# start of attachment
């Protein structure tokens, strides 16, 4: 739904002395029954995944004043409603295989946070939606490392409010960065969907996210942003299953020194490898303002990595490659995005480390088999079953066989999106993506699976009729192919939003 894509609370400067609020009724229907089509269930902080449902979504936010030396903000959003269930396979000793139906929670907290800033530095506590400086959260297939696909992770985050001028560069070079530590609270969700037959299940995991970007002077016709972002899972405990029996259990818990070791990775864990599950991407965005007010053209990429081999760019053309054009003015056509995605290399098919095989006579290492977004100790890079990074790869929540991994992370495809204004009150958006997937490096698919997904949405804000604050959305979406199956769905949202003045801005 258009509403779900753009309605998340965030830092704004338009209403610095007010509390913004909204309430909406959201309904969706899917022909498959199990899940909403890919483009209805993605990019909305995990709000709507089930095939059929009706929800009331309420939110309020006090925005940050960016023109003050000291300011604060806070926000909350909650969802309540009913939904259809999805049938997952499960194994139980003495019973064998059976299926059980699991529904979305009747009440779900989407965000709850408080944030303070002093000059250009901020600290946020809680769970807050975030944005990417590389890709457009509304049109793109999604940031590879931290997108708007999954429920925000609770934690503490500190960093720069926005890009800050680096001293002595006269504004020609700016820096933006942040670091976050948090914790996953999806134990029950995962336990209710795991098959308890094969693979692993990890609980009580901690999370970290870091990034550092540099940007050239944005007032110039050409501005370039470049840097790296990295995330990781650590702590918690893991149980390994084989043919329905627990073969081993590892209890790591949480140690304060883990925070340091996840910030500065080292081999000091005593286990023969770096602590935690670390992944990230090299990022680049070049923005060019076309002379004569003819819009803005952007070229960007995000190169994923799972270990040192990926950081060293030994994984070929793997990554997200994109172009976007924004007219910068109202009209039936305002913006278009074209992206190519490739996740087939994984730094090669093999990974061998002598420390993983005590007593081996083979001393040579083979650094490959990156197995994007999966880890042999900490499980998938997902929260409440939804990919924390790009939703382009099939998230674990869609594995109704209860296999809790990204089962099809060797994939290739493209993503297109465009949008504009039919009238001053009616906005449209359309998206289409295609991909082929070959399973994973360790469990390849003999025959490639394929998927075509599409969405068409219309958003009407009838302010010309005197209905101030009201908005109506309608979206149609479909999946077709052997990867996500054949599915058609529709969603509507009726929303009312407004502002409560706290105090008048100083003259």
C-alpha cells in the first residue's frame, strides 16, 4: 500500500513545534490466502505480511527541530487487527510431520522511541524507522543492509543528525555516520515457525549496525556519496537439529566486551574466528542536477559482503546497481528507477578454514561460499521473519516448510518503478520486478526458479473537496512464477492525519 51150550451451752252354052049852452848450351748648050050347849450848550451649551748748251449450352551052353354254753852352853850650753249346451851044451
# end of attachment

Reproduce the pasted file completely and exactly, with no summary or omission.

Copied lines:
């Protein structure tokens, strides 16, 4: 739904002395029954995944004043409603295989946070939606490392409010960065969907996210942003299953020194490898303002990595490659995005480390088999079953066989999106993506699976009729192919939003 894509609370400067609020009724229907089509269930902080449902979504936010030396903000959003269930396979000793139906929670907290800033530095506590400086959260297939696909992770985050001028560069070079530590609270969700037959299940995991970007002077016709972002899972405990029996259990818990070791990775864990599950991407965005007010053209990429081999760019053309054009003015056509995605290399098919095989006579290492977004100790890079990074790869929540991994992370495809204004009150958006997937490096698919997904949405804000604050959305979406199956769905949202003045801005 258009509403779900753009309605998340965030830092704004338009209403610095007010509390913004909204309430909406959201309904969706899917022909498959199990899940909403890919483009209805993605990019909305995990709000709507089930095939059929009706929800009331309420939110309020006090925005940050960016023109003050000291300011604060806070926000909350909650969802309540009913939904259809999805049938997952499960194994139980003495019973064998059976299926059980699991529904979305009747009440779900989407965000709850408080944030303070002093000059250009901020600290946020809680769970807050975030944005990417590389890709457009509304049109793109999604940031590879931290997108708007999954429920925000609770934690503490500190960093720069926005890009800050680096001293002595006269504004020609700016820096933006942040670091976050948090914790996953999806134990029950995962336990209710795991098959308890094969693979692993990890609980009580901690999370970290870091990034550092540099940007050239944005007032110039050409501005370039470049840097790296990295995330990781650590702590918690893991149980390994084989043919329905627990073969081993590892209890790591949480140690304060883990925070340091996840910030500065080292081999000091005593286990023969770096602590935690670390992944990230090299990022680049070049923005060019076309002379004569003819819009803005952007070229960007995000190169994923799972270990040192990926950081060293030994994984070929793997990554997200994109172009976007924004007219910068109202009209039936305002913006278009074209992206190519490739996740087939994984730094090669093999990974061998002598420390993983005590007593081996083979001393040579083979650094490959990156197995994007999966880890042999900490499980998938997902929260409440939804990919924390790009939703382009099939998230674990869609594995109704209860296999809790990204089962099809060797994939290739493209993503297109465009949008504009039919009238001053009616906005449209359309998206289409295609991909082929070959399973994973360790469990390849003999025959490639394929998927075509599409969405068409219309958003009407009838302010010309005197209905101030009201908005109506309608979206149609479909999946077709052997990867996500054949599915058609529709969603509507009726929303009312407004502002409560706290105090008048100083003259």
C-alpha cells in the first residue's frame, strides 16, 4: 500500500513545534490466502505480511527541530487487527510431520522511541524507522543492509543528525555516520515457525549496525556519496537439529566486551574466528542536477559482503546497481528507477578454514561460499521473519516448510518503478520486478526458479473537496512464477492525519 51150550451451752252354052049852452848450351748648050050347849450848550451649551748748251449450352551052353354254753852352853850650753249346451851044451